Here's why when you're actually trying to get some writing done, you should not open up your web browser. Once the pandora's box is open... Usually I'm really good, but Google Maps shouldn't count, right? I was in the middle of writing a scene set in Eugene, Oregon, and I needed to see a map of the area. No atlas handy to my desk, but the computer is on (though I'm writing by hand). So here's how it goes:
Google map of Eugene. Reminds me that it's not as close to the coast as I thought.
Oh, I think, how odd. There don't seem to be any major cities on the West Coast, between San Francisco and Seattle. This requires a search. In Wikipedia. Turns out there are no good deep water ports that connect to interior agricultural areas. Hence, unlike the East Coast, which is full of cities and harbors, the West Coast is pretty bare.
Which gets me thinking. Hey, wouldn't that be a cool bike ride. Ride along the coastal highway, no big cities. Which leads me to find a blog about a guy who blogged about biking the Oregon coast in 2006. Sounds fun. Turns out it's a pretty busy road, because so many tourists think it's beautiful.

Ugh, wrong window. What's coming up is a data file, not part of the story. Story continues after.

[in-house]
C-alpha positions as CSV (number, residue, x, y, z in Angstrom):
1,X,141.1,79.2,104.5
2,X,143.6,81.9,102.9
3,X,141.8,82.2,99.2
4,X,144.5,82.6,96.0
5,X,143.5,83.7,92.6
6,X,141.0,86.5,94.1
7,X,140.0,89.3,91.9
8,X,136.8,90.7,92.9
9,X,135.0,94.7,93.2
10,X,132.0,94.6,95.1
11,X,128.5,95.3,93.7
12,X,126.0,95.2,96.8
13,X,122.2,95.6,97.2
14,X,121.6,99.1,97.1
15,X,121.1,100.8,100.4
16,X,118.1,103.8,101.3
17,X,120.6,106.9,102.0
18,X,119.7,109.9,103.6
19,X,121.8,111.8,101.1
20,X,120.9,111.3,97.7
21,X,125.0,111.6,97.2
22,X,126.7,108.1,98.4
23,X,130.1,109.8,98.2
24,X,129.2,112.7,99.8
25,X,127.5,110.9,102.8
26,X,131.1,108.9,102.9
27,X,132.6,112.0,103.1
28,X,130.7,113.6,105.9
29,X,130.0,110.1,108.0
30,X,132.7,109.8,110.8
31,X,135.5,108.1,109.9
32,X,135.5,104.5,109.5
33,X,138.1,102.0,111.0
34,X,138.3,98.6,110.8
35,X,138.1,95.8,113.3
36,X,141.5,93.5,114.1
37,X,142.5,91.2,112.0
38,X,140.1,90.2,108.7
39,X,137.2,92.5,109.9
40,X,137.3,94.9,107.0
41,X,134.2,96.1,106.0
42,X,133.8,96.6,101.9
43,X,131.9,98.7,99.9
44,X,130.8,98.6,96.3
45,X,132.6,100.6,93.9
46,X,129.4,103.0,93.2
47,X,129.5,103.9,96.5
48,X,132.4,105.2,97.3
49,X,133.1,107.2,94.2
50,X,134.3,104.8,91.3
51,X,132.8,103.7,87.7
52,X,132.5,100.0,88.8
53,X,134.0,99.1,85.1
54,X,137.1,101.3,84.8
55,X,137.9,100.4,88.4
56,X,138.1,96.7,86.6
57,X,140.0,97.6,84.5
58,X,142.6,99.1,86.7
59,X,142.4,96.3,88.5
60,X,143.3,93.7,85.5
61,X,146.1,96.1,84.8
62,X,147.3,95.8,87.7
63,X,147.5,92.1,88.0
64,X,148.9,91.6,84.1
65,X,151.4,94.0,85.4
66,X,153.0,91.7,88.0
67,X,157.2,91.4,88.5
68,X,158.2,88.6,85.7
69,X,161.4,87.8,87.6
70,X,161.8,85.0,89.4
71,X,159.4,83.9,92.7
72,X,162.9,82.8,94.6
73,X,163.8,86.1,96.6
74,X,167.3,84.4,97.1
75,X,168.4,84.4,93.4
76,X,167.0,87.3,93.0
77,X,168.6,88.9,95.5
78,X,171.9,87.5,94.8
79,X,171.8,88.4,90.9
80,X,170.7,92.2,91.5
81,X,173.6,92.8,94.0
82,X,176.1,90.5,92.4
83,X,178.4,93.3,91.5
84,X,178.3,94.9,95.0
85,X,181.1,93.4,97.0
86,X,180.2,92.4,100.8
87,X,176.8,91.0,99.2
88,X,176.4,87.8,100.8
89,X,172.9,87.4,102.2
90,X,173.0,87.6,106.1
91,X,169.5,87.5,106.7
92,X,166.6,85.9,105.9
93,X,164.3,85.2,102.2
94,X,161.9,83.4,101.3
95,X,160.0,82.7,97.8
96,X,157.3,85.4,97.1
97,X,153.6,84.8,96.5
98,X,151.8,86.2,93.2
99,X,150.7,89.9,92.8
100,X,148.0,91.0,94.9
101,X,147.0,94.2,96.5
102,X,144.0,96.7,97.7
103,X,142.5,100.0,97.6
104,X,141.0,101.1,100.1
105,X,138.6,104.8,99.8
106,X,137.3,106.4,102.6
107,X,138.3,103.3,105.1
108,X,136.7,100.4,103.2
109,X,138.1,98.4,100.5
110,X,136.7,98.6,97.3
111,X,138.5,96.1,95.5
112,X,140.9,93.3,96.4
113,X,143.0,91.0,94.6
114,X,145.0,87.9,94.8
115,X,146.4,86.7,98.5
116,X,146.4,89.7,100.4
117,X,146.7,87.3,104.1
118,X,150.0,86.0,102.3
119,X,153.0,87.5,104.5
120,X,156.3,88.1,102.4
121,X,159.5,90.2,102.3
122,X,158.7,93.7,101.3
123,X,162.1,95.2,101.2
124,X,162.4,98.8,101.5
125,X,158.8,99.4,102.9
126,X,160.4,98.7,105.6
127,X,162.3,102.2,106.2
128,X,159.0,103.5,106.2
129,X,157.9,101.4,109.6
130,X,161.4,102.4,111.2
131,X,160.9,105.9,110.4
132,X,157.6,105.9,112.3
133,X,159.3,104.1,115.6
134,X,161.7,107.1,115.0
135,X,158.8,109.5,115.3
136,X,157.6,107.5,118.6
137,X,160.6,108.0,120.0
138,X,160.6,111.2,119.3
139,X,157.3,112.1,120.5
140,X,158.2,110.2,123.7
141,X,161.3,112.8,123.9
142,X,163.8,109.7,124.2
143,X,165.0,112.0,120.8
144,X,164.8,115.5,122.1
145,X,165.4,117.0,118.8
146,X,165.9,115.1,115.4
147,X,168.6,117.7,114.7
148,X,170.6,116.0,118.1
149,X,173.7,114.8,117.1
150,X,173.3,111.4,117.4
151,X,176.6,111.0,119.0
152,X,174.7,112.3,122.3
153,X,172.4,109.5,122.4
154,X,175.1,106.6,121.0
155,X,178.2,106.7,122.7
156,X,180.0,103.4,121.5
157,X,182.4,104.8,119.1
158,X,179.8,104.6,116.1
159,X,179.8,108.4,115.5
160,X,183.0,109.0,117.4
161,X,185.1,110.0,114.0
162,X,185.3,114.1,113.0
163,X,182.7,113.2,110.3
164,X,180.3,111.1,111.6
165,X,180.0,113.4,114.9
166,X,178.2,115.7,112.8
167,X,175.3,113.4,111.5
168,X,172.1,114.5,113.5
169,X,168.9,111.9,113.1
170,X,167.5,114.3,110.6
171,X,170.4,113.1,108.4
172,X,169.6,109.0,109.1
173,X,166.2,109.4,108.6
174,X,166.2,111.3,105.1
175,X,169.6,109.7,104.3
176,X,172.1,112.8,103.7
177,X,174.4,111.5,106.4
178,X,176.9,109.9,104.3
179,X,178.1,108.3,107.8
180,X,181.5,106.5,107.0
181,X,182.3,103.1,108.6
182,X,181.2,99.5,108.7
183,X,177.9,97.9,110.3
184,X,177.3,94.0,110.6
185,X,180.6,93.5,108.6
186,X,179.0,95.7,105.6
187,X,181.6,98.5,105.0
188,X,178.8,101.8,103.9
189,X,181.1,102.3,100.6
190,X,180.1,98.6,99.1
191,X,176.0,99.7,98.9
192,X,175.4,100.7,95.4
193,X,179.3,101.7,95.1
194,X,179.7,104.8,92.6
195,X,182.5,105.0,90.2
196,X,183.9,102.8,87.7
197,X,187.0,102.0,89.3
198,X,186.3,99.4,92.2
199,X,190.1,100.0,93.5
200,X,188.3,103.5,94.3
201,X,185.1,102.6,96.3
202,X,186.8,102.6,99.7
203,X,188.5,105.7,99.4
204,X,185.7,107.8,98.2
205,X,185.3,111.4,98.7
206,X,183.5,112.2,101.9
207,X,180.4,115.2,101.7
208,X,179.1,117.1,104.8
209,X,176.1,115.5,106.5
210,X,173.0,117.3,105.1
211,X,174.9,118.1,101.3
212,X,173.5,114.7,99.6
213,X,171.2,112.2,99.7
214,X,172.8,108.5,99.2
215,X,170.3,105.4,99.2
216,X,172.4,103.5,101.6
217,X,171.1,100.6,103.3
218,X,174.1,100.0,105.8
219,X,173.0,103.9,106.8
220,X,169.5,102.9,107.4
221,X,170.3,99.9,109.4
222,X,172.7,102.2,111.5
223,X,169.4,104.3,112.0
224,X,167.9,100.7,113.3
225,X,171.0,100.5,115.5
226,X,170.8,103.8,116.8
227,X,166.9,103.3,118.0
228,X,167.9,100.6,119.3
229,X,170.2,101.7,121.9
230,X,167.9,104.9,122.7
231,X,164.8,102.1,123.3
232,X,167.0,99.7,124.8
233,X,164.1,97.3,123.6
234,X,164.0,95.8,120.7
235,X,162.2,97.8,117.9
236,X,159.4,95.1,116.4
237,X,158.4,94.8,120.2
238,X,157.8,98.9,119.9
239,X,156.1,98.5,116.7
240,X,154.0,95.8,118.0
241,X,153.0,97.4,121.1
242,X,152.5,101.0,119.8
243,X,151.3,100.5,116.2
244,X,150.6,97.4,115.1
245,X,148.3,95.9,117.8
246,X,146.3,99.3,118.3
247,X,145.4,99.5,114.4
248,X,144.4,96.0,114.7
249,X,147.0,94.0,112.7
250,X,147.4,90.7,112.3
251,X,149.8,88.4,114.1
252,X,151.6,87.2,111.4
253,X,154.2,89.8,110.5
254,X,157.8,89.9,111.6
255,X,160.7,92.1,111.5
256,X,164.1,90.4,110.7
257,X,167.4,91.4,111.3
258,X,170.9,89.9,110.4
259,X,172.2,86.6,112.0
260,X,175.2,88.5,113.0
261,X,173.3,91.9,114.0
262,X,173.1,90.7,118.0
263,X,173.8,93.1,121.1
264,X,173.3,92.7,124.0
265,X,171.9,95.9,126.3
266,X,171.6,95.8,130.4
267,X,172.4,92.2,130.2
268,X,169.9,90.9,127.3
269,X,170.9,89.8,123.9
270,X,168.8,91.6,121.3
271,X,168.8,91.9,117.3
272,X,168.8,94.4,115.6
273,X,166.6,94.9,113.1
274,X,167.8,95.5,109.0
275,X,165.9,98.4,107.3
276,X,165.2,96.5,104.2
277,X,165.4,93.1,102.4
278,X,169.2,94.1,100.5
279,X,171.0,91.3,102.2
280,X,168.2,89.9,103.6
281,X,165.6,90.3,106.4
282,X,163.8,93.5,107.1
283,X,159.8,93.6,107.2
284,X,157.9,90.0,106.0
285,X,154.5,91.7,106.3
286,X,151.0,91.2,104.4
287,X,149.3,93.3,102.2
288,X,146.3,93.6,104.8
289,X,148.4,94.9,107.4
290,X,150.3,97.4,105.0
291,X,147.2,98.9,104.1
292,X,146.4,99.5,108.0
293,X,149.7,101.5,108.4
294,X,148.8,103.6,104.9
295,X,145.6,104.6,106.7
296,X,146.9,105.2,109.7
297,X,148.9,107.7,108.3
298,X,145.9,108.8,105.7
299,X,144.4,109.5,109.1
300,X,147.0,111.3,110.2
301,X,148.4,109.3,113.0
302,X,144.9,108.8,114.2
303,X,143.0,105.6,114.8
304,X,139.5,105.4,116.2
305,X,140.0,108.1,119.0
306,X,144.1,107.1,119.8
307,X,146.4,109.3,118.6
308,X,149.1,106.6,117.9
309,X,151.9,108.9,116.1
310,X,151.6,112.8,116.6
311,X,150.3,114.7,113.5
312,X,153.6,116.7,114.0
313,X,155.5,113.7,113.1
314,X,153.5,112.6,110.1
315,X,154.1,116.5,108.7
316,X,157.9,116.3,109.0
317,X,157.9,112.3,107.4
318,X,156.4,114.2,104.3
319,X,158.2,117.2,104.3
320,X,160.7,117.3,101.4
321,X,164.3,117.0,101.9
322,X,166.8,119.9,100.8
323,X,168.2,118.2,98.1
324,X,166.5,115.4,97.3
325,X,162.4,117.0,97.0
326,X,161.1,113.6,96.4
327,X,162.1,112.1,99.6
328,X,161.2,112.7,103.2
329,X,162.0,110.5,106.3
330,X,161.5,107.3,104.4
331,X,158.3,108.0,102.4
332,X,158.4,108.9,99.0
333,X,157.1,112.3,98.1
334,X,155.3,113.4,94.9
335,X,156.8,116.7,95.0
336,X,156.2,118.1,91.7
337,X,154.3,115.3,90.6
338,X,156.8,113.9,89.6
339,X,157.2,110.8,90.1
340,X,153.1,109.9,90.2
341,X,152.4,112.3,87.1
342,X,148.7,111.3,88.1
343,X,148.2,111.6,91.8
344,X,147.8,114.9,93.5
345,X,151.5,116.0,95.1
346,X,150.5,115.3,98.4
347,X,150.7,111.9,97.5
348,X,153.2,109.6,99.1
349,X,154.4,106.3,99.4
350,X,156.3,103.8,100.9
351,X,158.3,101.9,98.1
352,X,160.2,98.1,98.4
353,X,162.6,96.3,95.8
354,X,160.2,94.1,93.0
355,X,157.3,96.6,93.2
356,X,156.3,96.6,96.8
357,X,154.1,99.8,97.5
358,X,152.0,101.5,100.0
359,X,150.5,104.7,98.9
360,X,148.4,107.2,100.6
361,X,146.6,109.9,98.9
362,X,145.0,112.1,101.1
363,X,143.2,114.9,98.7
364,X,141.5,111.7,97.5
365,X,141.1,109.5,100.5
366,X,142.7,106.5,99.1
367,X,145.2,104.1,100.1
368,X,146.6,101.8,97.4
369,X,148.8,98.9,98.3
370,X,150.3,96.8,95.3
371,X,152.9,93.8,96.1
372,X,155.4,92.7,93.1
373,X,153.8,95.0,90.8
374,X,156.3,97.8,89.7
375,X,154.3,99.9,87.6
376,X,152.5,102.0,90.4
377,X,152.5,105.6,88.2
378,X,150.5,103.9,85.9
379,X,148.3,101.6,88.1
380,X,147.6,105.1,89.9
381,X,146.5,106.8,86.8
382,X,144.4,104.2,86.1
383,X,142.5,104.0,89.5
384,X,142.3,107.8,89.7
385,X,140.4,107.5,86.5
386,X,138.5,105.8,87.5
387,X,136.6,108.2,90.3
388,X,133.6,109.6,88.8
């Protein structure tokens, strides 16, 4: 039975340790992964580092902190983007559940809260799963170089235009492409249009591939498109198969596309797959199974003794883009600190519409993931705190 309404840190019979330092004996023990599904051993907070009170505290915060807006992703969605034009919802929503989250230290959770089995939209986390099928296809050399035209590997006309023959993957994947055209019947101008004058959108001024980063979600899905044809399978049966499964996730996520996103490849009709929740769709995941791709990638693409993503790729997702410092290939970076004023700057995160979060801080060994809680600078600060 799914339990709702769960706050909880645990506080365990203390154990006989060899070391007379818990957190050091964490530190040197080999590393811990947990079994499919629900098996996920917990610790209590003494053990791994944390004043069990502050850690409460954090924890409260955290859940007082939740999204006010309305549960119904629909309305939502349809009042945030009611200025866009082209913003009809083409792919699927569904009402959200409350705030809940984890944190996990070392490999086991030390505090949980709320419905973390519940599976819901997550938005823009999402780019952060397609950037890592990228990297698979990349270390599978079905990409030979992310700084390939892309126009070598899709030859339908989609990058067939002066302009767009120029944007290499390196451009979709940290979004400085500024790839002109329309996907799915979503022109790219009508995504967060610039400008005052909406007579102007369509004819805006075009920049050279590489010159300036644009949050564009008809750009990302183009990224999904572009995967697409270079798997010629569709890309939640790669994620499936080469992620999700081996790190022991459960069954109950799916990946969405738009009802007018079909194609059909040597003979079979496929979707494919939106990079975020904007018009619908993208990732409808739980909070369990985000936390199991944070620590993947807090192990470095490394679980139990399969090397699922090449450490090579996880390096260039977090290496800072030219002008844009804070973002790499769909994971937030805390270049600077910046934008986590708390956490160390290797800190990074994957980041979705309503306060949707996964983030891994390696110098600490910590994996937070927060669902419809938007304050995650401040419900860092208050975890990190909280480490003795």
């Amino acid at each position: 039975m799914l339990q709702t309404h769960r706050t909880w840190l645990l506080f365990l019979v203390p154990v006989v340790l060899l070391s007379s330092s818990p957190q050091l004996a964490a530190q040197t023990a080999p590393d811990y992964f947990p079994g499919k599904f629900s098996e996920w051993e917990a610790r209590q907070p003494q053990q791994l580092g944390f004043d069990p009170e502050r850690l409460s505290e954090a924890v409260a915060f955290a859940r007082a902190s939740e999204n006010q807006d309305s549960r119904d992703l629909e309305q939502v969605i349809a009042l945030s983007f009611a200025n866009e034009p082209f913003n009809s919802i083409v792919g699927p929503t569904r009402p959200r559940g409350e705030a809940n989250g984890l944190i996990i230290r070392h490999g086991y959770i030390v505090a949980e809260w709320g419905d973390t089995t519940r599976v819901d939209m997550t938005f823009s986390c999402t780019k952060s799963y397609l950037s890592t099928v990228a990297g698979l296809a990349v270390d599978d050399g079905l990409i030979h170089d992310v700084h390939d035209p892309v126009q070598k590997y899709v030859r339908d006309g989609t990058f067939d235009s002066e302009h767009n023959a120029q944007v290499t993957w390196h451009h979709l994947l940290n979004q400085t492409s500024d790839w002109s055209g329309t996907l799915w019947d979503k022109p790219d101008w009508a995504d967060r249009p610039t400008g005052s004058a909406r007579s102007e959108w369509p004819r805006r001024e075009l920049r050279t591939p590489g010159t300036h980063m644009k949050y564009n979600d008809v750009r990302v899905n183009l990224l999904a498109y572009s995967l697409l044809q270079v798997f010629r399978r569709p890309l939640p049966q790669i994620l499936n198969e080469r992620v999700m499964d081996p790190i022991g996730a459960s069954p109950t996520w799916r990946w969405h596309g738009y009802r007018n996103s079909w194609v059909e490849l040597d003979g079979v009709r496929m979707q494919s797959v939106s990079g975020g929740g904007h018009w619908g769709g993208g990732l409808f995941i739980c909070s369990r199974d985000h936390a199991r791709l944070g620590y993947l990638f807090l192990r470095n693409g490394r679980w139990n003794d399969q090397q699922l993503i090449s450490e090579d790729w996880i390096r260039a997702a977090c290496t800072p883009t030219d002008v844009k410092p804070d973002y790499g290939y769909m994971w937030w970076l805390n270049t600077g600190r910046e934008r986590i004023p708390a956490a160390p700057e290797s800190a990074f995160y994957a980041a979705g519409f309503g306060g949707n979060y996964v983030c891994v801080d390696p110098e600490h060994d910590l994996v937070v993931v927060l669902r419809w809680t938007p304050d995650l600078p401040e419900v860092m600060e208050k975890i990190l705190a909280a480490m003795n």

And I get to thinking about big long trips, and his blog just happens to mention hobobiker.com, which is a blog by a couple who are bicycling from the top of Canada to the tip of Patagonia. They started in June 2006, and now they're in Peru, having ridden more than 12,000 miles.
I've always had a fascination with long journeys on foot (hence my novel Tornado Siren) or by bike or by canoe. So far, I haven't gotten very far on my bike, but maybe later this summer or next year... Paddling the length of a major river has great appeal. Mississippi anyone? The Charles is close by and short, I guess I could start there. So many possibilities.
All of this led to considerable daydreaming and not prodigious writing, until I got the stupid browser closed. I promise myself I'll be strong (though a little refresher research on gravitational attraction just happened to lead to Einstein's special relativity, which then led to Kepler's Problem, and I'm interested in anything about Kepler, so...)